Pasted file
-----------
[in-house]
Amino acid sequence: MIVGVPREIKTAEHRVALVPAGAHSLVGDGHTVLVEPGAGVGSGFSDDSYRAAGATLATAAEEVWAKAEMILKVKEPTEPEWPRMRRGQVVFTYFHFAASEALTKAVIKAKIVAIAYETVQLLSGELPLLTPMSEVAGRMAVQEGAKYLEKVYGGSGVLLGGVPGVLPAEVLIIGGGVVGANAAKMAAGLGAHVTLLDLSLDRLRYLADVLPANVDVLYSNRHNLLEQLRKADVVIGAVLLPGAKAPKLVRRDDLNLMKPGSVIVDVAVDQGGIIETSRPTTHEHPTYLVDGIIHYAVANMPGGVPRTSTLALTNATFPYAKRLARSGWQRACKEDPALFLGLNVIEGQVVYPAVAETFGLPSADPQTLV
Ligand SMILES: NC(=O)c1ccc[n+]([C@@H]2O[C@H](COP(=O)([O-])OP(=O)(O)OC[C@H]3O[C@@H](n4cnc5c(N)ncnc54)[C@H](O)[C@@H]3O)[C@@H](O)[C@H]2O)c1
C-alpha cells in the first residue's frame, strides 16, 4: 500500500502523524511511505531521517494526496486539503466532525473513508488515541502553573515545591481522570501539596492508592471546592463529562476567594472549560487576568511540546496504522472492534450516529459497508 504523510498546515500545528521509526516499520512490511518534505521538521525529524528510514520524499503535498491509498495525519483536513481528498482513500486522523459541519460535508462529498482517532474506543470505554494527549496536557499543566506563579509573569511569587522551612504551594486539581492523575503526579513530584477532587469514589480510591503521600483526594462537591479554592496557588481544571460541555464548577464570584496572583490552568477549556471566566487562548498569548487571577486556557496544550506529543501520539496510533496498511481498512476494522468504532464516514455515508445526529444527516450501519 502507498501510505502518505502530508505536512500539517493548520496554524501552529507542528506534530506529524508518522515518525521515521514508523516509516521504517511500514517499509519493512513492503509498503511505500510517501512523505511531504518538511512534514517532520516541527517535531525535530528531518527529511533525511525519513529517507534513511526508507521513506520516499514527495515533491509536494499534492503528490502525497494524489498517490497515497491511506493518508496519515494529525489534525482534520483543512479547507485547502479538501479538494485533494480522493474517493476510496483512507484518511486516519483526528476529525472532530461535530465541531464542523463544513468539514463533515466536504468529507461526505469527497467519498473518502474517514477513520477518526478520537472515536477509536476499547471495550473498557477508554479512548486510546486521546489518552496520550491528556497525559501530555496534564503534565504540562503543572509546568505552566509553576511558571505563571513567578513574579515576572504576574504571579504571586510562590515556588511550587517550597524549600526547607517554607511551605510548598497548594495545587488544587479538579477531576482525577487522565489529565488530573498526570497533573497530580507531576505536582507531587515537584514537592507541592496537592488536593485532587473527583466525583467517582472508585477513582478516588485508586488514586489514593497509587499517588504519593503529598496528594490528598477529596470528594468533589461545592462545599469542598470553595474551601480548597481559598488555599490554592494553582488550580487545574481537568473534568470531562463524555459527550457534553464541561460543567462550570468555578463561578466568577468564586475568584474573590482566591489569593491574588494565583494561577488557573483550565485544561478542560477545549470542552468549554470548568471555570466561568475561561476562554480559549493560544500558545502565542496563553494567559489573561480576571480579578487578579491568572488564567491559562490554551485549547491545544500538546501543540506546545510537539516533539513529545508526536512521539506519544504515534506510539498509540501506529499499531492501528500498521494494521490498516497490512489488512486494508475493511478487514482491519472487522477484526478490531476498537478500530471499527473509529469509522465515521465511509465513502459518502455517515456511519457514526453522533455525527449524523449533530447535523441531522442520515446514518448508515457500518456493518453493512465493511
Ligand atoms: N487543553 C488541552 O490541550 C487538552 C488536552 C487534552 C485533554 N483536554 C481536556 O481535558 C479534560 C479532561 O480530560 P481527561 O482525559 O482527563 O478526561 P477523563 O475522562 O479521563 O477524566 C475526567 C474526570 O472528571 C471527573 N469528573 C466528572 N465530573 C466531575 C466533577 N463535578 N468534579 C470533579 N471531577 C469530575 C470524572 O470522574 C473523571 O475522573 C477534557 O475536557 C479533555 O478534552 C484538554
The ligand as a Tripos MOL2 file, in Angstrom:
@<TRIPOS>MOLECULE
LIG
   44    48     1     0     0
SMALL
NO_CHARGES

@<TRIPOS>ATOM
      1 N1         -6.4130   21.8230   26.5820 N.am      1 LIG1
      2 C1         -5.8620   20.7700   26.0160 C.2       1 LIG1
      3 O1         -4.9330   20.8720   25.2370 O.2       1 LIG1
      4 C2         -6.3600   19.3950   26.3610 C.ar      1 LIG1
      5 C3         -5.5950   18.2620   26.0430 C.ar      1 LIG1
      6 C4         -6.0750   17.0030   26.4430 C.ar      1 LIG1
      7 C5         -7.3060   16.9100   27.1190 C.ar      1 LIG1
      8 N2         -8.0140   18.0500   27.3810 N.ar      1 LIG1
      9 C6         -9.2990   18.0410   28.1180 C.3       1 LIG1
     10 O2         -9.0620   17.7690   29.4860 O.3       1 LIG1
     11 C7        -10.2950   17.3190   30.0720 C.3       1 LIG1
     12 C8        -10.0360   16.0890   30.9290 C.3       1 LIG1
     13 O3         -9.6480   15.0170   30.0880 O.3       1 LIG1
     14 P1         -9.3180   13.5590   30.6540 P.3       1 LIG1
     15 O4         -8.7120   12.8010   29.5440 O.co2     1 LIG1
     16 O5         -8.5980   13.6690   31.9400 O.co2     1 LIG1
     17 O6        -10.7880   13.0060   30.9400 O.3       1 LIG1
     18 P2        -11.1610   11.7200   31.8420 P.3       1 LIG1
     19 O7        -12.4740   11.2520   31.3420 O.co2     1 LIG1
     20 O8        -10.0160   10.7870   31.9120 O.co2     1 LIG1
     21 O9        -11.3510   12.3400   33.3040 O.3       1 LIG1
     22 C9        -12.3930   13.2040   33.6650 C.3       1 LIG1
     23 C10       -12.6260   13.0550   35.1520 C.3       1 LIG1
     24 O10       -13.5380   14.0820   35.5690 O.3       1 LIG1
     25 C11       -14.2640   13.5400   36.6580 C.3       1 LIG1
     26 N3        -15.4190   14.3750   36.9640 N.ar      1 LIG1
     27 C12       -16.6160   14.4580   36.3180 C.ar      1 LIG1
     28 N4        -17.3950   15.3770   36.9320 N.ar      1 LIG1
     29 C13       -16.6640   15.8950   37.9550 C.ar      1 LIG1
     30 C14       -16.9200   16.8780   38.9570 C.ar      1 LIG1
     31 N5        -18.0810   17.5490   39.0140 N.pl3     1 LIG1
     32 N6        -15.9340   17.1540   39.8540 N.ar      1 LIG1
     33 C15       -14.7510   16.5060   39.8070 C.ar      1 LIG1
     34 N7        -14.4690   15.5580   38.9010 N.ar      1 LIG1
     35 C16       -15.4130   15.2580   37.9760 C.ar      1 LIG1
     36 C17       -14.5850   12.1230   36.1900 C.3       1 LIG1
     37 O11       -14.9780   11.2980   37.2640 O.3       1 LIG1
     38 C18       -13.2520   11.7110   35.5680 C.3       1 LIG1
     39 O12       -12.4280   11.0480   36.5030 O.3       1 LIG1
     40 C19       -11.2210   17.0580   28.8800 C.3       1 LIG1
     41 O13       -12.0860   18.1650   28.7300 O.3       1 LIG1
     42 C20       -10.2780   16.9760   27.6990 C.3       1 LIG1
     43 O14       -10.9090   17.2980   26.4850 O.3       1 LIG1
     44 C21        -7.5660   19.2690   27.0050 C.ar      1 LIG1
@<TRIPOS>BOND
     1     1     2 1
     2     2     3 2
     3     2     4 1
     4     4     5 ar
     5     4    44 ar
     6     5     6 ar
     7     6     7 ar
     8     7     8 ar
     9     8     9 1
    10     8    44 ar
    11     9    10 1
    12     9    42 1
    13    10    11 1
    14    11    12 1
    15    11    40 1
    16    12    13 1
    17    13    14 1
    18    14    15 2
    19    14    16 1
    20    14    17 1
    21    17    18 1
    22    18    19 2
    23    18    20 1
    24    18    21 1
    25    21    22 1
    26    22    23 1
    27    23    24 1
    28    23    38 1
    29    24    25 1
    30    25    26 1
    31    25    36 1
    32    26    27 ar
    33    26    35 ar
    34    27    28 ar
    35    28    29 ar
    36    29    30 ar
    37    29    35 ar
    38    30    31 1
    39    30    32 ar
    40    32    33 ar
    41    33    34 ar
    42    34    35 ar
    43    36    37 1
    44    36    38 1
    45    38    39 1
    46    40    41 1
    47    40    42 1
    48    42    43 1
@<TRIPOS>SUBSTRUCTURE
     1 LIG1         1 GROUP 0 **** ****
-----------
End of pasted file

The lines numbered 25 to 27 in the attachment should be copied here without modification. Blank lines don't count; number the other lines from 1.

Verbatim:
     13 O3         -9.6480   15.0170   30.0880 O.3       1 LIG1
     14 P1         -9.3180   13.5590   30.6540 P.3       1 LIG1
     15 O4         -8.7120   12.8010   29.5440 O.co2     1 LIG1